Chapter Talk – Ascension – May 24, 2020 – cycle-A
The solemnity of the Ascension: now there is no more separation between heaven and earth, they are one…now there is no separation between our earthly lives and the heavenly life….all creation and humanity are now contained within the total mystery of God. The sending of the Spirit, of Christ’s Spirit will confirm this profound unity and will be our link to this profound communion and unity of God’s life. In Pope Francis’ words: “Jesus declares that there is a power ‘in heaven and on earth’. It is, first and foremost, the power to connect heaven and earth. Today we celebrate this mystery because when Jesus ascended to the Father, our human flesh crossed the threshold of heaven: our humanity is there, in God, forever. Therein lies our trust, because God will never distance himself from mankind” (Homily, May 27, 2017).
Through the One who has descended and today ascended the completion of his mission has happened. And this mission is to continue through the Church, that is through each one of us, the whole people of God. In Matthew’s gospel before Jesus’ Ascension he missions the first disciples and through them to us with these words: “All power in heaven and earth has been given to me. Go, therefore, and make disciples of all nations, baptizing them in the name of the Father, Son, and of the Holy Spirit, teaching them to observe all that I have commanded you. And behold, I am with you always, until the end of the age” (Mt 28:19-20). As God never distanced himself from Jesus, now as we continue to live the gospel way, the same holds for us: God will never distance himself from us.
I like to place what I just said as a backdrop to what follows. I like to make a switch and turn to St. Bernard. According to Fr. Jean Leclercq, the Ascension was one of the mysteries that St. Bernard preached on most often (Cistercian Studies Quarterly, vol. XXV, 1990, p.11). His devotion to this solemnity even prompted him to institute a procession for this celebration. Leclercq writes that for St. Bernard, “the Ascension was the accomplishment of the mystery of love by which the Incarnate Word, until then hidden in the lowliness of the flesh, and finally ascended to the glory of the Father, could send to humans the Spirit which would unite them to God in love” (p.11). The ‘mystery of love’ revealed in the Incarnate Word is what expands reality and opens the way to the Ascension.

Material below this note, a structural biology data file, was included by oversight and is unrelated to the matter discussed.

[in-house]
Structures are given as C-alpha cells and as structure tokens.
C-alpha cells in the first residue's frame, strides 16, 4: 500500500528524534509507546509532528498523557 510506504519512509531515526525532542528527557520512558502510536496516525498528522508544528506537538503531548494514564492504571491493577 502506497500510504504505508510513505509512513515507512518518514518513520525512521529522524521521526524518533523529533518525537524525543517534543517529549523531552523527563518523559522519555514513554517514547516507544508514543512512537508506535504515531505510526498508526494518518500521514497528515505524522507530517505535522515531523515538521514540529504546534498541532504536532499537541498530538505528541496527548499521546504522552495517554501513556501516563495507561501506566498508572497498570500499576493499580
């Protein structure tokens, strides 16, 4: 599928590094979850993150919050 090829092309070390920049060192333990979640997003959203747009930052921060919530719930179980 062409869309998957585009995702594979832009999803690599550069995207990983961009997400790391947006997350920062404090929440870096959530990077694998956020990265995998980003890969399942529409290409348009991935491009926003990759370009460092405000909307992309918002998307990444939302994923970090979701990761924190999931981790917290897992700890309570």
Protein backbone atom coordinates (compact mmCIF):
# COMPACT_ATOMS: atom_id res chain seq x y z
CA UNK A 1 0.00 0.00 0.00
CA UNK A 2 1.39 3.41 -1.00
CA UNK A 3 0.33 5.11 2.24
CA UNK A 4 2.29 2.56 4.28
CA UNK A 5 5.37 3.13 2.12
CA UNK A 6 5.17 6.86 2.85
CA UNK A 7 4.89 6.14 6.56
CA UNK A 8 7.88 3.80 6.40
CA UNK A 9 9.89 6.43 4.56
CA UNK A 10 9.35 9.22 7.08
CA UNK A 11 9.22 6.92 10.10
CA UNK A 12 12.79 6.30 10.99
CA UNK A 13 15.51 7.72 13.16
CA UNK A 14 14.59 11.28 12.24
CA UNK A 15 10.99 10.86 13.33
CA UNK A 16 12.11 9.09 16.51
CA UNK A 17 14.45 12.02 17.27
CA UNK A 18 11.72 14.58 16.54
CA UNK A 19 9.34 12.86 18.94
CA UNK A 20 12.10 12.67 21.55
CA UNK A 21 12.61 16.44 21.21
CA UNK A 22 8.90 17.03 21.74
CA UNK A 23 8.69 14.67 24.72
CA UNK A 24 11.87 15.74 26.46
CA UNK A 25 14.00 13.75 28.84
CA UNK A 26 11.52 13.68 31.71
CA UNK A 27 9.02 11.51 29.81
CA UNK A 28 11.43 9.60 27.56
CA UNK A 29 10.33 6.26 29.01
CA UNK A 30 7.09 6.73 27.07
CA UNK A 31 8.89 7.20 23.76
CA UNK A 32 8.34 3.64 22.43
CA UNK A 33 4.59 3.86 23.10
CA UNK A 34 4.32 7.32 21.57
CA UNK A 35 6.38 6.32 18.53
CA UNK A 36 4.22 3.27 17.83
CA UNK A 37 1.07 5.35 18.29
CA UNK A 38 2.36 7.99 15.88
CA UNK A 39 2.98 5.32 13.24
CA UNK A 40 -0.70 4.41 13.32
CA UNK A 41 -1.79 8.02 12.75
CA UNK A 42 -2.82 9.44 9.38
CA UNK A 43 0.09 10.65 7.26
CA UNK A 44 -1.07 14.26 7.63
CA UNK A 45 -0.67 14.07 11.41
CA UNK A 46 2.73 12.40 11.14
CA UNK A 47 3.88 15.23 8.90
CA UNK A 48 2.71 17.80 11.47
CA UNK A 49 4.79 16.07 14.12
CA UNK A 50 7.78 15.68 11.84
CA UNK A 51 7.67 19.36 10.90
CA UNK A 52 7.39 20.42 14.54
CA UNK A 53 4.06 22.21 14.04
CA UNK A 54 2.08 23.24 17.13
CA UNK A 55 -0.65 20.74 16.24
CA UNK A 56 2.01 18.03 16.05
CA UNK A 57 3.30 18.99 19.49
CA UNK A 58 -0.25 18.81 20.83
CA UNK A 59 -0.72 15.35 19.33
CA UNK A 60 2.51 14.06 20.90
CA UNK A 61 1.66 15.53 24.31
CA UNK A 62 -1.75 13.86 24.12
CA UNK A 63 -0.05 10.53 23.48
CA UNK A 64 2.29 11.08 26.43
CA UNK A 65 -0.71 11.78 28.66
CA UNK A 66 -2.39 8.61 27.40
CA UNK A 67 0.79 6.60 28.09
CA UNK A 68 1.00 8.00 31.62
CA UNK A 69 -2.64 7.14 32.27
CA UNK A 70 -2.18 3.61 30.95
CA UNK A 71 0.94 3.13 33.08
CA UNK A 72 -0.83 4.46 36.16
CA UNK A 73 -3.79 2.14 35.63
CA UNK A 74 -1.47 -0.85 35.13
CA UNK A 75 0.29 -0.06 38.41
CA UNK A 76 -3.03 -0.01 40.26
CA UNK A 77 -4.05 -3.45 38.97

In one of Bernard’s short sermons for the Ascension, he is already intimating Pentecost, the gift of the Spirit, “the promised consolation” (p.7). Bernard comments then on those left behind, the committed flock, who he describes as “destitute of the solace of the Shepherd, and yet not doubting in the least that he was caring for them…” (p.7). What was the interior demeanor of those early disciples? Bernard says that “the divine ear” heard “the preparation of their heart…those who were at the same time great-souled, patient-souled and one-souled. For most certainly these witness to their faith, hope and charity” (p.7-8). Great-souled, patient-souled and one-souled’: Bernard further says: “It is indeed clear that hope produces longanimity, and charity produces unanimity. But does faith bring about magnanimity? Yes, and it alone does” (p.8). Let me repeat this wonderful depiction of preparation in that in-between time of the Ascension and Pentecost. ‘Longanimity’ is what hope brings and makes the soul ‘patient’. Unanimity is one-souled and it comes from charity, forming a community of one heart and one mind. Finally, ‘magnanimity’ which is ‘great-souled’ is the fruit of faith. Do we not know that our faith is faltering when we are not magnanimous in heart towards one another?
Here we have on this feast of the Ascension Bernard’s “triple preparation” for the coming of the Holy Spirit. Not only this but it seems to me that faith, hope and charity are the triple virtues that we need to cultivate, for these three virtues keep our souls connected to the One who has ascended, who has brought heaven to earth and earth to heaven, who is with us now as we strive to ‘walk as he walked’. With Jesus’ Ascension our humanity crossed the threshold of ‘heaven’…we have a place in the Godhead. Magnanimity (faith), longanimity (hope), and unanimity (charity) are what keep us rooted in Christ and in living the gospel way.